The class emphasizes RSS as a convenient alternative to more traditional methods of staying on top of professional literature and includes hands-on activities for participants to set up a feed reader, select and import individual feeds and OPML bundles, and view and edit feeds in a feed reader.
These widgets provide a clean, tabbed interface to access the current contents of top journals (selections being made from the core OPML bundles).
The only two aggregators that support reading lists at the time of this writing are OPML Editor (http://support.opml.org) and Blogbridge (http://www.blobridge.com).
Another OPML reader is Grazr (http://www.grazr.com), which allows users to add multiple Web-based OPML feeds.
OPML Editor (http://support.opml.org) is a top contender on my list.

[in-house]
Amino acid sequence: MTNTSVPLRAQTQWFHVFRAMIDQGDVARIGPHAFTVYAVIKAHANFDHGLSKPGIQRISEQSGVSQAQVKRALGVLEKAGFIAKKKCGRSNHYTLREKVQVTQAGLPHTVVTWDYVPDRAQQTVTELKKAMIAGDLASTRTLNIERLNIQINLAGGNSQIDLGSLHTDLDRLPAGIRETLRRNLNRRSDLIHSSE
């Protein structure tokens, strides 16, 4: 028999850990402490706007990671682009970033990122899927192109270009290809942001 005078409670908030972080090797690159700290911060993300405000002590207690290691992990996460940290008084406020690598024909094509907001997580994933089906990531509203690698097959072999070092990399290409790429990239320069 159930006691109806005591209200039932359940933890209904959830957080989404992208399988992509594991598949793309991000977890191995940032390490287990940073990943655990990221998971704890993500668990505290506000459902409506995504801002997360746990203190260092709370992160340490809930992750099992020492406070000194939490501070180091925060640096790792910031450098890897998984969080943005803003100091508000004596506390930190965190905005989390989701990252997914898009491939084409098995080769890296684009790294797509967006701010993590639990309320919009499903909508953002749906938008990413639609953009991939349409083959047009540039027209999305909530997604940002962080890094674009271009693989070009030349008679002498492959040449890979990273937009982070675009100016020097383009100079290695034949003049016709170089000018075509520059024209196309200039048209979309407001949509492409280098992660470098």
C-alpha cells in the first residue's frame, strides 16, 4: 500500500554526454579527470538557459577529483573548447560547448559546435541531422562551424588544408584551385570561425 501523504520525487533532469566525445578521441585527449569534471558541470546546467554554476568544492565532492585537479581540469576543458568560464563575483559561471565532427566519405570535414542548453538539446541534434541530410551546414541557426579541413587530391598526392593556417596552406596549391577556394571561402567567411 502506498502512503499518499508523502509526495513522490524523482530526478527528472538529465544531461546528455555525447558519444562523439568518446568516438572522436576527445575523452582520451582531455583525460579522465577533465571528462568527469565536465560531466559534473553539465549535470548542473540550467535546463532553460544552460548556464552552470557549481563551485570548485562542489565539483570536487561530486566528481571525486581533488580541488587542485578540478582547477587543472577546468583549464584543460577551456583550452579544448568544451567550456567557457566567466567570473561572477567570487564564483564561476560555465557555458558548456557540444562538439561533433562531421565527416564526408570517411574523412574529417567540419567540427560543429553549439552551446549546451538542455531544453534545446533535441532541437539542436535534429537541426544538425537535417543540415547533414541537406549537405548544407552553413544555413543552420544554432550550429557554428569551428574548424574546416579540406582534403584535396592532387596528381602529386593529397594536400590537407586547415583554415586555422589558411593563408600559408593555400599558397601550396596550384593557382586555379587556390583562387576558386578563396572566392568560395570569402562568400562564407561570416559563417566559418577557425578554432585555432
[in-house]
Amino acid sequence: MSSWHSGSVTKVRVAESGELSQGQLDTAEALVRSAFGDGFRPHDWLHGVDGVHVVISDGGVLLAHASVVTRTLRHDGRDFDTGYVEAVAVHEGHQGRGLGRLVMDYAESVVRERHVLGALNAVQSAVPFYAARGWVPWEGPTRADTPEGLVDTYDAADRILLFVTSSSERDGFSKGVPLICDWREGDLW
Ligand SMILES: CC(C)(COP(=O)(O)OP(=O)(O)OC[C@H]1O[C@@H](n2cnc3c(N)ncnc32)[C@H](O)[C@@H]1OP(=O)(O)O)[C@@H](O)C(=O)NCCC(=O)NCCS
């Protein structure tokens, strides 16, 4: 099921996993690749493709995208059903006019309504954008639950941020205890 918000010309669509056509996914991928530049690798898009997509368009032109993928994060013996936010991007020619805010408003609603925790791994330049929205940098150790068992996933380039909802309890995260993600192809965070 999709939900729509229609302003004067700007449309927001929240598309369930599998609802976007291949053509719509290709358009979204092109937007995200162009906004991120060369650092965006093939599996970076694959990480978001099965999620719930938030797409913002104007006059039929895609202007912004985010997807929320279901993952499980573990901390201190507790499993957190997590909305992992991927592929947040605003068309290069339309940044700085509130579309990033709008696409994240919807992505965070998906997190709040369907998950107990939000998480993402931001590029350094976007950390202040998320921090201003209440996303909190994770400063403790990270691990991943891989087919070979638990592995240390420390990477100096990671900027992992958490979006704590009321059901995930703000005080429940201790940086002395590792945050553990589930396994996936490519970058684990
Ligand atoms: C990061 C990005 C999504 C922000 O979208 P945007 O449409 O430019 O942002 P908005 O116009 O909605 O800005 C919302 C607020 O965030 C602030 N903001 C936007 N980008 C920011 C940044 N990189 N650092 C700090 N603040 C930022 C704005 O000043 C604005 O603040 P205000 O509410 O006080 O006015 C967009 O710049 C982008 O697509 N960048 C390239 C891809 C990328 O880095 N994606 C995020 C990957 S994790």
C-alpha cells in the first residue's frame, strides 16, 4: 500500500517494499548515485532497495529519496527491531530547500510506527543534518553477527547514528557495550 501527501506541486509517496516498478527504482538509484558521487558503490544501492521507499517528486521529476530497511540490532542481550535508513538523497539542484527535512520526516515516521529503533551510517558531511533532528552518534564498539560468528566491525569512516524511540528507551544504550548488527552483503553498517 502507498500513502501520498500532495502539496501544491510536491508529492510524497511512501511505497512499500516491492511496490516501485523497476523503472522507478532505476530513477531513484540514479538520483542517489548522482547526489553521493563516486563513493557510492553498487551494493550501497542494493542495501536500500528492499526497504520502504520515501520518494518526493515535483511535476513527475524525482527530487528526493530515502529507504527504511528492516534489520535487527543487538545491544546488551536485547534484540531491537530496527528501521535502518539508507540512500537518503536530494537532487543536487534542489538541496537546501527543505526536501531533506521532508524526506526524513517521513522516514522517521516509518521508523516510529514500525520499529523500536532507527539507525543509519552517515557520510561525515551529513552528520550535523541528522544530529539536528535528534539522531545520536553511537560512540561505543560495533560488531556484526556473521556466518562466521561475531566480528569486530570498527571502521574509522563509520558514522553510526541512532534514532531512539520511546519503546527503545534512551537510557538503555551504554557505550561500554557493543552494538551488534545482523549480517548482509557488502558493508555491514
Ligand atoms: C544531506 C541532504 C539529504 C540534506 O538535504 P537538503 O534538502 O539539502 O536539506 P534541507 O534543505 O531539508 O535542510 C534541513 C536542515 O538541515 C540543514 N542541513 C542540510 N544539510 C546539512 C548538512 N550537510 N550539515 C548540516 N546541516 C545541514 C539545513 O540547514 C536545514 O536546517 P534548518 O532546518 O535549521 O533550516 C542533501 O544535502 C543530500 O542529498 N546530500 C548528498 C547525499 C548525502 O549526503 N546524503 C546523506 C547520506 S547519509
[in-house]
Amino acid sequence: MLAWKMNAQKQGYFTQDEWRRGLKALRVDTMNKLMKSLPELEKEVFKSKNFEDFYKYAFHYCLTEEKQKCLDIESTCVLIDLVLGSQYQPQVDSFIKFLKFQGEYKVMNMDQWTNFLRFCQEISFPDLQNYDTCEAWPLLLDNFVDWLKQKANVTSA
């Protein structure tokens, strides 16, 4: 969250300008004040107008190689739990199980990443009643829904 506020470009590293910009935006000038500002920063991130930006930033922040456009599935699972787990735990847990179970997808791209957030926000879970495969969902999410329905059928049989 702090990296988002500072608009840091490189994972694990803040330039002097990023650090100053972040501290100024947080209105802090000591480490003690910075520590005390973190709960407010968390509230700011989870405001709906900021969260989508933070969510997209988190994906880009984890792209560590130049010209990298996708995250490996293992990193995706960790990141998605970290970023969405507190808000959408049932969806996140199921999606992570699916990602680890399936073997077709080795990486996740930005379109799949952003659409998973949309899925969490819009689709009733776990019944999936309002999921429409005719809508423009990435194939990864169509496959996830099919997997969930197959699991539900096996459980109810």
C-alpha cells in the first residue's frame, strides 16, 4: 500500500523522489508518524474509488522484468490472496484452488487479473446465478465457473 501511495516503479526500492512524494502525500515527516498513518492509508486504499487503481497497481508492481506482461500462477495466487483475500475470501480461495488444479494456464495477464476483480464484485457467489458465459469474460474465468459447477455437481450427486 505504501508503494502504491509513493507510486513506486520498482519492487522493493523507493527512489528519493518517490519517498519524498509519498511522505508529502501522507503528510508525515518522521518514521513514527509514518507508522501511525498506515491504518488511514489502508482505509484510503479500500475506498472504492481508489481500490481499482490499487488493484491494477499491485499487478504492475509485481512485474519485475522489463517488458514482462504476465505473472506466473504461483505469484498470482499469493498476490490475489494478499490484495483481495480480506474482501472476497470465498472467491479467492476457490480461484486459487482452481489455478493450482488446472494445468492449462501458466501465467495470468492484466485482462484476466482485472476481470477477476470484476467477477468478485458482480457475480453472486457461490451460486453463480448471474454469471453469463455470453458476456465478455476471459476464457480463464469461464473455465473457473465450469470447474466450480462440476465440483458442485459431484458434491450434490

We host your OPML files and provide you with personal URL links to your OPML.
Dave Winer, author of the OPML specification, explained that "OPML [is] an XML-based format that allows exchange of outline-structured information between applications running on different operating systems and environments" (http://www.opml.org/about).
As an XML format, OPML specifies a standardized set of metadata elements that describe outlines.
An OPML document consists of three parts: the <opml version=""> root element, a <head> that holds basic information about the document's history and display parameters, and a <body> that contains one or more <outline> elements.
OPML (Outline Processor Markup Language) is best defined as a list of feeds.
Most aggregators fall short in using OPML files since they only grab content when the user manually inputs the file.
If feeds were stale and deleted from the OPML file, they would also be cut automatically from the subscription list.